Working with the Center for Food Safety, Wild Fish Conservancy, and Friends of the Earth, the Center has filed suit in state court challenging WDFW’s permit approval, charging that it poses significant environmental risks and depends on mitigation measures that will not prevent harm. Briefing begins this spring. In addition to litigation efforts, the Center and partners will engage and organize with tribes and local fishing communities to mobilize against this threat, with a goal of defeating the proposal and putting an end to all net pen fish-farming in Washington – the last state on the West Coast to allow the practice.

Friends of Skagit Beaches

$20,000 – Anacortes Citizen Science Water Quality Initiative

Region: Anacortes, Fidalgo Island

The City of Anacortes has 79 storm water outfalls that are subject to monitoring for water quality under their stormwater discharge permit. The City meets the permit requirements for monitoring; however, the Storm Water Division is interested in a greater volume of data collection. This project establishes a partnership between Friends of Skagit Beaches and the City of Anacortes to make available additional resources by using a crew of trained citizen science volunteers. The City will provide required monitoring criteria, quality assurance guidelines, and be responsible for any lab analyses of samples collected under this project for certain contaminants. Collected data will be documented, analyzed and available to residents and other constituents.

Friends of Skagit Beaches (Friends) will train, outfit, and coordinate citizen science volunteers to take field measurements and collect samples from storm water outfalls in the city. Volunteers will be recruited from the Salish Sea Stewards program. These volunteers receive general training on the marine ecology, critical eco-systems and habitats, and organizations in Skagit County working to preserve, protect, and restore those critical resources. Friends is one of the organizations affiliated with this program and routinely uses Salish Sea Stewards volunteers to support our projects. Other interested community members will also be invited to participate.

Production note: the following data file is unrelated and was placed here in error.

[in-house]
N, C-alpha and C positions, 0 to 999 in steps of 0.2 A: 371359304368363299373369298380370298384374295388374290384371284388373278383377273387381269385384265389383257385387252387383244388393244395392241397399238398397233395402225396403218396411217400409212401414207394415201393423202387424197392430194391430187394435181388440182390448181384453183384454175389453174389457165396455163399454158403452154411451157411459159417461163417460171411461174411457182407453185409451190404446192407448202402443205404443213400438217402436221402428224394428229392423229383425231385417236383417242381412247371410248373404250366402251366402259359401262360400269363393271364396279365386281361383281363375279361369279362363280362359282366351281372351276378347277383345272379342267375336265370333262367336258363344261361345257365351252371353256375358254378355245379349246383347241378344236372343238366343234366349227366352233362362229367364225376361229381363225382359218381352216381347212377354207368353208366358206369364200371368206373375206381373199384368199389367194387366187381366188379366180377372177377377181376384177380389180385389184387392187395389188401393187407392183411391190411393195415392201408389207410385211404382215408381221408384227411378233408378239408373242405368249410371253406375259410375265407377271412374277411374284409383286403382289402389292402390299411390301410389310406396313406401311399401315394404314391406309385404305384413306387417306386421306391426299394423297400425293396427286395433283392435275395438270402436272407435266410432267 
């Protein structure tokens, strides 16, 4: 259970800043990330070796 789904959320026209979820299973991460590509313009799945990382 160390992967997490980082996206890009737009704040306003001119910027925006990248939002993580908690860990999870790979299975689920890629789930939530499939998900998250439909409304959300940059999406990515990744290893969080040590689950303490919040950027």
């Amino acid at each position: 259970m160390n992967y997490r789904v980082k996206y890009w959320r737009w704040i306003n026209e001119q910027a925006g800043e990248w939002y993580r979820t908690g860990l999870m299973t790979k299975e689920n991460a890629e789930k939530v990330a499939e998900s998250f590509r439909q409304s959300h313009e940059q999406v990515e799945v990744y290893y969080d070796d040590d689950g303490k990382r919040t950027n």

This project will establish baseline data on Anacortes storm water discharges into local bays and waterways. This will enable the City to prioritize their discharge sampling and help to identify outfalls that require action to mitigate pollution at upstream sources. By involving local citizens in storm water monitoring and making data publicly available, the project will increase visibility of water quality issues and engage the public in seeking solutions to problems that impact their water quality.

Green River Coalition

$39,730 – Soos Creek Basin Community Building, City of Kent/Green River Collaboration, and Operations Support

Region: Soos Creek Basin, Green River

Grant project funding will support Green River Coalition’s (GRC) new and ongoing projects including our CWM ReGreen 2018 grant based on restoration work within the Soos Creek Basin and their CWM ReGreen the Green 2019 grant based on restoration work within the lower Green River, Tukwila. GRC hopes to leverage the grant with additional funding from ReGreen 2020, which further continue restoration efforts within the Soos Creek Basin while expanding work in the City of Kent on the main stem Green River and on the Mill Creek/Springbrook Creek tributaries.

GRC will be closely coordinating the work they do in Kent with our Green the Green Network partners across three existing grants to continue and expand their coordination and mutual support on the Green River from Tukwila to Auburn. They anticipate starting invasive removal work with the City of Kent in the Mill/Springbrook basin later this summer. The Rose Foundation grant will help support the initial phase of this work until the anticipated Regreen 2020 grant, anticipated to be awarded in fall 2020. This project will also help to support employment for their part-time operations manager, who performs many of the oversight responsibilities including grant management, community outreach, and fundraising. The retainment of an operations manager has been a pivotal asset in increasing the overall capacity of their organization to facilitate more riparian restoration.

Harbor Wild Watch

$14,200- Community Science: Collecting Meaningful Data to Encourage Stewardship in the Salish Sea

Region: Key Peninsula–Gig Harbor–Islands (KGI) Watershed within Pierce and Kitsap Counties

Harbor Wild Watch’s (HWW) Community Science Experience (CSE) trains and guides citizens to collect meaningful scientific data at select south Puget Sound sites. This program includes beach monitoring at 10 locations, salmon observation, water quality monitoring, Rockfish surveys, beach clean-ups and, the newly added, sea bird and eelgrass surveys. Efforts in 2018-19 brought a total of 108 events with 1,506 community scientist participants. In 2020-21, HWW is seeking grant funding to fund existing CSE events, implement the newly developed monitoring protocol for eelgrass monitoring, expand the number of water quality sampling sites, continue to increase participation through improved promotion, and complete trend analysis of the last seven years of data using the GIS.